On 23 April 2012, the Geneva Academy of International Humanitarian Law and Human Rights held an event to pay tribute to the late Antonio Cassese. The evening included a round table discussion to launch Professor Cassese's last edited volume, Realizing Utopia: The Future of International Law , chaired by Andrew Clapham, and with the participation of Luigi Condorelli, Pierre-Marie Dupuy, Malcom Evans and Philippe Sands. Following the discussion, Sylvia Cassese and Salvatore Zappalà awarded the Journal of International Criminal Justice Prize for the best article authored by a younger scholar in 2011 to Ms Valentina Spiga, PhD candidate at the European University Institute, Florence, for her essay on Non-retroactivity of Criminal Law-A New Chapter in the Hissène Habré Saga .
In awarding the prize to Ms Spiga, the Board of Editors wished to recognize her work in furthering critical discussion of international criminal law as adjudicated before regional and national courts and tribunals. The members have commended Ms Spiga for putting forward a lucid, meticulously researched reading of a single legal twist in the long attempt to hold the former Chadian president, Hissène Habré, accountable for torture and crimes against humanity committed 20 years ago, and advocating original views on the retroactivity of criminal provisions in national and international law.
2010 Winning Articles (freely available!)
Prosecuting the War Crime of Collective Punishment: Is It Time to Amend the Rome Statute?
by Shane Darcy
Compensating Acquitted Defandants for Detention before International Criminal Courts
by Johan David Michels
2009 Winning Article
Courts of Armed Opposition Groups: Fair trial or Summary Justice?
by Sandesh Sivakumaran
2008 Winning Article
Previous Winning Articles
Finding a Proper Role for Command Responsibility
by Beatrice I. Bonafé (2007)
Joint Criminal Enterprise as a Pathway to Convicting Individuals for Genocide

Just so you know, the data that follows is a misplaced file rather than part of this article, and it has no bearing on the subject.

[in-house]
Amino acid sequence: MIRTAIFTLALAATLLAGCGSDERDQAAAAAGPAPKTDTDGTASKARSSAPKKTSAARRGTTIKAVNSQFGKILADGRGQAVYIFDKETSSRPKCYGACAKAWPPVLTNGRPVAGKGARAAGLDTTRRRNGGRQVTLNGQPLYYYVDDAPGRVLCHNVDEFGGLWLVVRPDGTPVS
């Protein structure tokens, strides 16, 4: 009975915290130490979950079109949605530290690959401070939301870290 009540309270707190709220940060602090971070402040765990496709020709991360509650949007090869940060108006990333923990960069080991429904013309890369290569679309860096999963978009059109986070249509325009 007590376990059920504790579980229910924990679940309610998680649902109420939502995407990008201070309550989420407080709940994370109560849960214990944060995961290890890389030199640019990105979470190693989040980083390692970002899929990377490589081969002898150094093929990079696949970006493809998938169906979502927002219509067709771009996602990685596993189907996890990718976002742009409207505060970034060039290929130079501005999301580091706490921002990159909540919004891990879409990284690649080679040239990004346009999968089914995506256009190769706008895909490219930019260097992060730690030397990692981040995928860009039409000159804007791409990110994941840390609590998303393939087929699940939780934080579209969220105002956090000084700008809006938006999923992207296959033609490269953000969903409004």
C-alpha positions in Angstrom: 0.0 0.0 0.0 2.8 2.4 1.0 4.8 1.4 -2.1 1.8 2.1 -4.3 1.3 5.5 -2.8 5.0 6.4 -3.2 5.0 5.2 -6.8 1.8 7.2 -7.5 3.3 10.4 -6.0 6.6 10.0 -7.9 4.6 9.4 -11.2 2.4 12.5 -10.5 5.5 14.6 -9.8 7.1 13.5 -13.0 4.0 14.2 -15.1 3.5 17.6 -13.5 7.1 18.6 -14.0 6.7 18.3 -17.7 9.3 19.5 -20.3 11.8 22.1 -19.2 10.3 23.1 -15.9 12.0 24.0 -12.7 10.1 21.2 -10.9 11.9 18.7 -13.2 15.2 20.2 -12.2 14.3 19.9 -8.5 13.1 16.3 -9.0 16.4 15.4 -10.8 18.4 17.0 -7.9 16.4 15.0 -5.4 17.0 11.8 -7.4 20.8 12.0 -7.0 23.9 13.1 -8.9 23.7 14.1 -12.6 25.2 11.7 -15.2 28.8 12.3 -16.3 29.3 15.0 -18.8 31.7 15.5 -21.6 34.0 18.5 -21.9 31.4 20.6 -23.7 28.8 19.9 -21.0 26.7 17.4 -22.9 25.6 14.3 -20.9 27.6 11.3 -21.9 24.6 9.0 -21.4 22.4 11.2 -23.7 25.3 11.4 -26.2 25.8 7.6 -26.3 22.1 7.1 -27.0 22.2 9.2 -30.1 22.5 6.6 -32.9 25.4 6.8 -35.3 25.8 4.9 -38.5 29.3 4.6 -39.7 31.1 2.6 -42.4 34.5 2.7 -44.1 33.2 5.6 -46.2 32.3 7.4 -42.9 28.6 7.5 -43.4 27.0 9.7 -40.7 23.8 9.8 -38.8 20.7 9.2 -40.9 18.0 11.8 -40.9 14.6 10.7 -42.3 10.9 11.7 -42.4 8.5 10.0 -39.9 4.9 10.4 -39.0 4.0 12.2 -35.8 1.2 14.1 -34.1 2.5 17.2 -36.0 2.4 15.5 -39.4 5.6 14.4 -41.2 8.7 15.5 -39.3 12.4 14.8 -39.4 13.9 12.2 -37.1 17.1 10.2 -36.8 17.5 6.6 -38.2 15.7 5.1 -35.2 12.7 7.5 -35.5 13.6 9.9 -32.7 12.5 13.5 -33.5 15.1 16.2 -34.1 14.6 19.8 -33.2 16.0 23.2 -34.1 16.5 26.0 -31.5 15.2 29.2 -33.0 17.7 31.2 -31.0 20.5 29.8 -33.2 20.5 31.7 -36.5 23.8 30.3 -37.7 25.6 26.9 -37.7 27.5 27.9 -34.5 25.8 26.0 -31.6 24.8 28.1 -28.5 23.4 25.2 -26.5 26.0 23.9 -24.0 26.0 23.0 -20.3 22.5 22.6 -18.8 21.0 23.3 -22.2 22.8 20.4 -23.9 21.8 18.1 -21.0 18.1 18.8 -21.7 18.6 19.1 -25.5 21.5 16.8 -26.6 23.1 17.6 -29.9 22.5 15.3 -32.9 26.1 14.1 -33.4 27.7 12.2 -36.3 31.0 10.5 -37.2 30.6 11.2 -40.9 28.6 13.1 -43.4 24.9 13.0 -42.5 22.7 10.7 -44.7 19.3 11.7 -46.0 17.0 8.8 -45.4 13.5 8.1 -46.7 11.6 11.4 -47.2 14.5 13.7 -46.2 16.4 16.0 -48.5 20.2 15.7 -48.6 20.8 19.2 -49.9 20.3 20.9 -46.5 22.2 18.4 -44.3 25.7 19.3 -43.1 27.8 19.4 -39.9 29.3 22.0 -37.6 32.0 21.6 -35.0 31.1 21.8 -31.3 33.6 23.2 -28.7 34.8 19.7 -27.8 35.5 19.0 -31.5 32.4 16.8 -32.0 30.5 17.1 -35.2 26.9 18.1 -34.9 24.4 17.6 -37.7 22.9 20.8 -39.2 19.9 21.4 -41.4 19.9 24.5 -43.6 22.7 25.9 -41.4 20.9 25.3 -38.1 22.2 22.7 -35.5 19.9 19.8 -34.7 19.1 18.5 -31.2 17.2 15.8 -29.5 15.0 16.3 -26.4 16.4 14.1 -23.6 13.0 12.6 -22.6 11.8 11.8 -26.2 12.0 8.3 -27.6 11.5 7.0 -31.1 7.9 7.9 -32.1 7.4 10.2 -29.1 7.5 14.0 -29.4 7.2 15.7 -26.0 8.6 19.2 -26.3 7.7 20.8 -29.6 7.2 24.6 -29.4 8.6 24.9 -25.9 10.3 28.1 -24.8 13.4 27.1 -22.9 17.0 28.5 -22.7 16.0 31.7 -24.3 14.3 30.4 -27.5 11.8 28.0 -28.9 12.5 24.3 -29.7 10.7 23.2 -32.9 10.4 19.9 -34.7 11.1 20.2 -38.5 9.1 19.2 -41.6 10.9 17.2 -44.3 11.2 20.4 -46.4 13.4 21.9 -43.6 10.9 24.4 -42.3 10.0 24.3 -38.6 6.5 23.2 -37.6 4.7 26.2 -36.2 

by Elies van Sliedregt (2007)
Rethinking Guantánamo: Unlawful Confinement as Applied in International Criminal Law
by James G. Stewart (2006)
Bad Torture - Good Torture?
by Florian Jessberger (2005)
Universal Jurisdiction: Clarifying the Basic Concept
by Roger O'Keefe (2004)
Previously known as the 'Premio Regione Toscana Giorgio La Pira'
Each year, the Journal of International Criminal Justice awards a prize for the best paper published in the Journal by a young scholar. The prize includes a €2000 cash award, £300 worth of books provided by Oxford University Press, and a free one-year subscription to the Journal .
From 2004 to 2010, this prize was called the ‘Premio Regione Toscana Giorgio La Pira’ to reflect the sponsorship of the prize by the regional government of Tuscany (Regione Toscana) as part of their initiative to honour the eminent Italian jurist Giorgio La Pira on the centennial anniversary of his birth in 2004. This sponsorship is now concluded.
To qualify for consideration of the award, the author of the article should be aged 35 or younger (at the time the article is accepted for publication). In addition, the recipient of the award would normally be expected to have expressed a wish to be considered for the prize at the time of acceptance of a single-authored article, and not be associated with the editorial management of the Journal in any capacity prior to submission.
The article is selected by the Editorial Board of the Journal . Following selection, the prize winner is invited to attend a public ceremony at which the Prize is awarded. It is practice at the Journal to invite a distinguished prosecutor, judge or scholar to preside over the ceremony. In recent years, Cuno Tarfusser (2009), Antonio Intelisano (2008), Gherardo Colombo (2007), Armando Spataro (2006), and Carla Del Ponte (2006) have been the chief guests on the occasion.